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Thread: Bone nuts & saddles

  1. #1
    Regular Fretter tot_Ou_tard's Avatar
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    Default Bone nuts & saddles

    In another thread Mark said that a certain guitar would benefit from a bone saddle.

    I've seen many reviews where the benefits of a bone nut & saddle on an acoustic are discussed.

    What are Fretter's opinions about changing a nut & saddle to bone?

    1) Always make the change: it does wonders.
    2) Do it if you have extra cash: it'll help but it's not necessary.
    3) It's a preference thing: It has it's advantages & disadvantages.
    4) It depends on the composition of the current nut or saddle.
    5) Only do it if you are having issues.
    6) Don't do it. It's expensive & doesn't give you anything.
    7) Bone sucks.

    or something else?

  2. #2
    Regular Fretter markb's Avatar
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    Default

    In my (small) experience of this, replacing plastic with bone or one of the better synthetics really opens up an acoustic. I first did this on a Sigma DR28 which was nice but a bit dark. I replaced both the saddle and nut as the nut had some tuning issues as well. The increase in volume and tonal detail was marked. I'd really recommend it but it depends on the guitar and bear in mind that the fit and finish of the saddle will probably have more impact than the material used. The nut material only affects the tone of the open strings so is more important if you live mostly in "country and western corner". I see no disadvantages to having a factory saddle replaced by a good repair guy by hand, the fit will always exceed the factory fitting.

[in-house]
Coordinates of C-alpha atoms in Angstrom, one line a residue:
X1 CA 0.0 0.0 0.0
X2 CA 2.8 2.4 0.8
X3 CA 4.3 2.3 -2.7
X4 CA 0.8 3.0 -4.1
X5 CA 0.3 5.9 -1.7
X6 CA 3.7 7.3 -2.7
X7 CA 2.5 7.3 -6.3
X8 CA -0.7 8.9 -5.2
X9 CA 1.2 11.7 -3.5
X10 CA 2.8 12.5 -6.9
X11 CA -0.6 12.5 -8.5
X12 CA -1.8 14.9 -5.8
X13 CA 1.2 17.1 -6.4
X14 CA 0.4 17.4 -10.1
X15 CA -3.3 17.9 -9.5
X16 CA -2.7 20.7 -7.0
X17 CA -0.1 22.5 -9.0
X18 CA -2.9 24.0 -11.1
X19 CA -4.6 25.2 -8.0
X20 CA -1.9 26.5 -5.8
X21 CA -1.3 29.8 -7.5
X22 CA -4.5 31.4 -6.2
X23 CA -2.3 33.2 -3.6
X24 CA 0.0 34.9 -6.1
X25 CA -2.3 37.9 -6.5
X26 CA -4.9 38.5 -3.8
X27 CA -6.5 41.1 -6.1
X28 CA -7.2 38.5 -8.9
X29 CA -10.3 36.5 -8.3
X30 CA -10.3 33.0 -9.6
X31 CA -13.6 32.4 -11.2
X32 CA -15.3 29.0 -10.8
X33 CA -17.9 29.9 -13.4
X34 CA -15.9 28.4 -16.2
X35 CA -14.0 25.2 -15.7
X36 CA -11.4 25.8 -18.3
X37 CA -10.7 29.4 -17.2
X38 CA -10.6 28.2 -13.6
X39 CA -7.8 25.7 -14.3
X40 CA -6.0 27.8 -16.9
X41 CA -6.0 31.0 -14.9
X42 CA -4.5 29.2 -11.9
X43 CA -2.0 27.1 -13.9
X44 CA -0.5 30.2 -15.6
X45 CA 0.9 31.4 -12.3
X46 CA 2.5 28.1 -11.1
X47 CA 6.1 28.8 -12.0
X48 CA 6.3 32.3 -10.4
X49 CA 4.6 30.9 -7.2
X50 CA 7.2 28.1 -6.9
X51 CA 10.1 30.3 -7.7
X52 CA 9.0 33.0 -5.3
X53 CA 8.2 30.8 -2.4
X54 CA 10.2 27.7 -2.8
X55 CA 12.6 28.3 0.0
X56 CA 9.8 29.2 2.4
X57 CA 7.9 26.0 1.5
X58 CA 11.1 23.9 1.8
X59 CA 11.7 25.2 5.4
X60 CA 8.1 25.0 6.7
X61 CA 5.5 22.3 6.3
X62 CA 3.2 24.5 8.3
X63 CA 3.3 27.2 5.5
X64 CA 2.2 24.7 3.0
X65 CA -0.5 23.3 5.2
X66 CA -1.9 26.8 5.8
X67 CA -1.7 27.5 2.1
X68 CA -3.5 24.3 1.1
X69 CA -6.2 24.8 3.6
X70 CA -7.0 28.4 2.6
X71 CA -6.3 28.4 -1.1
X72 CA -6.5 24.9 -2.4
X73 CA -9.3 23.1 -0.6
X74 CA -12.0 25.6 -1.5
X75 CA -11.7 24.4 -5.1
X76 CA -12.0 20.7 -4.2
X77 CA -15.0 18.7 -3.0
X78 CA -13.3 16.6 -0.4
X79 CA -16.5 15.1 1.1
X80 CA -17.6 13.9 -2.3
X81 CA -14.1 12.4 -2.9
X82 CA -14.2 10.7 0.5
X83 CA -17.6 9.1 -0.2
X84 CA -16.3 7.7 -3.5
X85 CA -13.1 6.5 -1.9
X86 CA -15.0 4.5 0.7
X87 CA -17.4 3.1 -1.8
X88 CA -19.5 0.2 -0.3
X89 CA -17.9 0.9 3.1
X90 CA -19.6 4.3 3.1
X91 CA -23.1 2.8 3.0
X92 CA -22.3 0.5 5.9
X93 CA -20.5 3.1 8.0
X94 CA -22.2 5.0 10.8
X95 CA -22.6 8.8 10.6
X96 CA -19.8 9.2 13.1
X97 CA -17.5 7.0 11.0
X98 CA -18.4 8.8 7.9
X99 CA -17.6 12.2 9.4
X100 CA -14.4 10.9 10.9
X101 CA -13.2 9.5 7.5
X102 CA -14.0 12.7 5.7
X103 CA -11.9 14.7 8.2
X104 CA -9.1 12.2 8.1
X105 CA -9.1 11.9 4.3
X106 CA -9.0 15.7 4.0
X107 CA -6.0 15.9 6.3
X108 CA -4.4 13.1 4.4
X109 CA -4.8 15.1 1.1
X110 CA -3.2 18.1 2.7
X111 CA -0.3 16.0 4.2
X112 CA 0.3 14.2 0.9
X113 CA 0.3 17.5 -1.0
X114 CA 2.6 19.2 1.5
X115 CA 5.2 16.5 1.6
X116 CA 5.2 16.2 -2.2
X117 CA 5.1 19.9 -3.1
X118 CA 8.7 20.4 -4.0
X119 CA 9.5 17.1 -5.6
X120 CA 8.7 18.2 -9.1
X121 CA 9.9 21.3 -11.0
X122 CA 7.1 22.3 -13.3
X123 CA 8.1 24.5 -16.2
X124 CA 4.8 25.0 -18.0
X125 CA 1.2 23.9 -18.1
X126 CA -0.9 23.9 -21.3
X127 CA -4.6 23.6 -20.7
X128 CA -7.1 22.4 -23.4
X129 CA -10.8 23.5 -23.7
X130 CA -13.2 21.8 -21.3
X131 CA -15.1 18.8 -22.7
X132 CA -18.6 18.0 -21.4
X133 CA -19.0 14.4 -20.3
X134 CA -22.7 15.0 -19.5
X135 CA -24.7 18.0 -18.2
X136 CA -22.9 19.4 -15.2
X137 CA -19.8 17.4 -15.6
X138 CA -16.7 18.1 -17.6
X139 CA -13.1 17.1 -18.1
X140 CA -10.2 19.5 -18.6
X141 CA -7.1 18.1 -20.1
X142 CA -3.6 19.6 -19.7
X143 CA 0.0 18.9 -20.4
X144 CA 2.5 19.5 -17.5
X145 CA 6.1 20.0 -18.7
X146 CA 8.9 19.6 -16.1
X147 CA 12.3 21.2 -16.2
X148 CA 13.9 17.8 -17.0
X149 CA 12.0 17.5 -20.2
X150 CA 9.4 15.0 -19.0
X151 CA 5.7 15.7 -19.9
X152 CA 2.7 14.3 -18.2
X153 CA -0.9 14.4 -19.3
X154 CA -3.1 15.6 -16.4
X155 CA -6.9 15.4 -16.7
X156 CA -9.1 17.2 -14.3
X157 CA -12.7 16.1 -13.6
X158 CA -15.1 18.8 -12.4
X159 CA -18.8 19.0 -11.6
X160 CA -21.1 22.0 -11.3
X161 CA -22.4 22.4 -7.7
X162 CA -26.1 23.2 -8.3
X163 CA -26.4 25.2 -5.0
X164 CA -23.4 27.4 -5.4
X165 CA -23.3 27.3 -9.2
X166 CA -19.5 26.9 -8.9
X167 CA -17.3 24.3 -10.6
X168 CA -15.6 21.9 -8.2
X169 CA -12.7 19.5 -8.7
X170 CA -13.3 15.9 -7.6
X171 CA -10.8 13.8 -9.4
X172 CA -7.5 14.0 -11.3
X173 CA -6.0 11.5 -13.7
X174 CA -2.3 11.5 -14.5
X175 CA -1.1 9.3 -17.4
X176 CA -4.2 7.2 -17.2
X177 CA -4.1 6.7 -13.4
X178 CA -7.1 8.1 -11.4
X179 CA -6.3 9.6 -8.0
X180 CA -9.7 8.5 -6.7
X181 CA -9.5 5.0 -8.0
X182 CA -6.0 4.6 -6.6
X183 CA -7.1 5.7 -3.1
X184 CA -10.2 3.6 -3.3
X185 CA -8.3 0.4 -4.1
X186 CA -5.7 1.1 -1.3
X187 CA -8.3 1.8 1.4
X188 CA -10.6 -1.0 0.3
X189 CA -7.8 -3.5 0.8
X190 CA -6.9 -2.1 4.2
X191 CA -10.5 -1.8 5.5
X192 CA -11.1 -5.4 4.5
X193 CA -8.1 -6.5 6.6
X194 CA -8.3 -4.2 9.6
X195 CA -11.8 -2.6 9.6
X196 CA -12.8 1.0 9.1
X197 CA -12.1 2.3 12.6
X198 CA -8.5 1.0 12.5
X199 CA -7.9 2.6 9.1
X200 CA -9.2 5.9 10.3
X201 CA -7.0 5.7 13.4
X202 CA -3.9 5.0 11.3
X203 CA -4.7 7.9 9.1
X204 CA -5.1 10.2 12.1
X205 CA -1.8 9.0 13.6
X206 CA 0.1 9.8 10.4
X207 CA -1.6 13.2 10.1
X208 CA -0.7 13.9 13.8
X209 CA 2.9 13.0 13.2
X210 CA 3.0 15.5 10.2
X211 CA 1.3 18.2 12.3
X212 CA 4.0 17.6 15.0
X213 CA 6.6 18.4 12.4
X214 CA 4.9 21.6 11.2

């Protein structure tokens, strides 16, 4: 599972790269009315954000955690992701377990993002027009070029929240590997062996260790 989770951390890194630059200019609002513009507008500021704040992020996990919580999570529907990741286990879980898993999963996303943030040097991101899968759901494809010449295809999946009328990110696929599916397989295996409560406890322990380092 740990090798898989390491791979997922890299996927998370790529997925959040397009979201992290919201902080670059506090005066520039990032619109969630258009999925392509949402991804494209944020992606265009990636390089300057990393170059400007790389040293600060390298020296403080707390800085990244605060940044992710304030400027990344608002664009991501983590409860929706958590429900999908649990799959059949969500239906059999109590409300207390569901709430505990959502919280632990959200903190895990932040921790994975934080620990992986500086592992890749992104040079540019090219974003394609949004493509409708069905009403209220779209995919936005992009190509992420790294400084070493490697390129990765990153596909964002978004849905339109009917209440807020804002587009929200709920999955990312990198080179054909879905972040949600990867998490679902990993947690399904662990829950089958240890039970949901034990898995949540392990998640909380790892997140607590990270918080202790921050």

3. #3
    Regular Fretter wingsdad's Avatar
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    Default

    Mark's summed it up nicely. :

    I've never felt the need to replace a nut or saddle on an acoustic, because I've only bought guitars that I fell in love with, and part of that affinity was/is how they sounded. Why fix what's not broken?

    But, your point #5, tot, eventually popped up on my 37-year old Guild D-40. The nut slots had worn too wide & the saddle had worn away to the point of causing intonation issues. Since I liked how the guitar sounded, I replaced them with the same original stuff: good 'ol Ivoroid. Plastic.

    IMO, changing a nut on an acoustic is a pointless excercise of Type A personality : But, as Mark says, saddle material can make a big difference.

    Ah....but then there's the bridge pins : Plastic ones will bend & wear out fairly quickly, leading to string breakage at the ball end, or intonation issues from slipping upwards, not holding tight. These I'll change to tusq or ebony, if not right out of the gate, when the originals croak. They're much more durable than plastic and make a little bit of a difference in tone, but not a whole lot. Unless you want to really brighten up the tone of a 'dark-toned' or dead-toned acoustic...then try brass bridge pins for a dramatic change in tone.

  4. #4

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    Not a lot to add but as a "acoustic guy" I feel obliged to jump in.

    Like wingsdad I replaced a nut on a old Guild. In my case the mid 70's D35 in my sig. Replaced it with Tusq and it made a big difference. Much better mid range, bit of a improvement in the bass and better volume. But, the existing nut had been messed with. On my Martin D2R the previous owner had goofed the saddle up. I called Martin and they sent me (no charge) the spec micarta saddle. Again a big difference.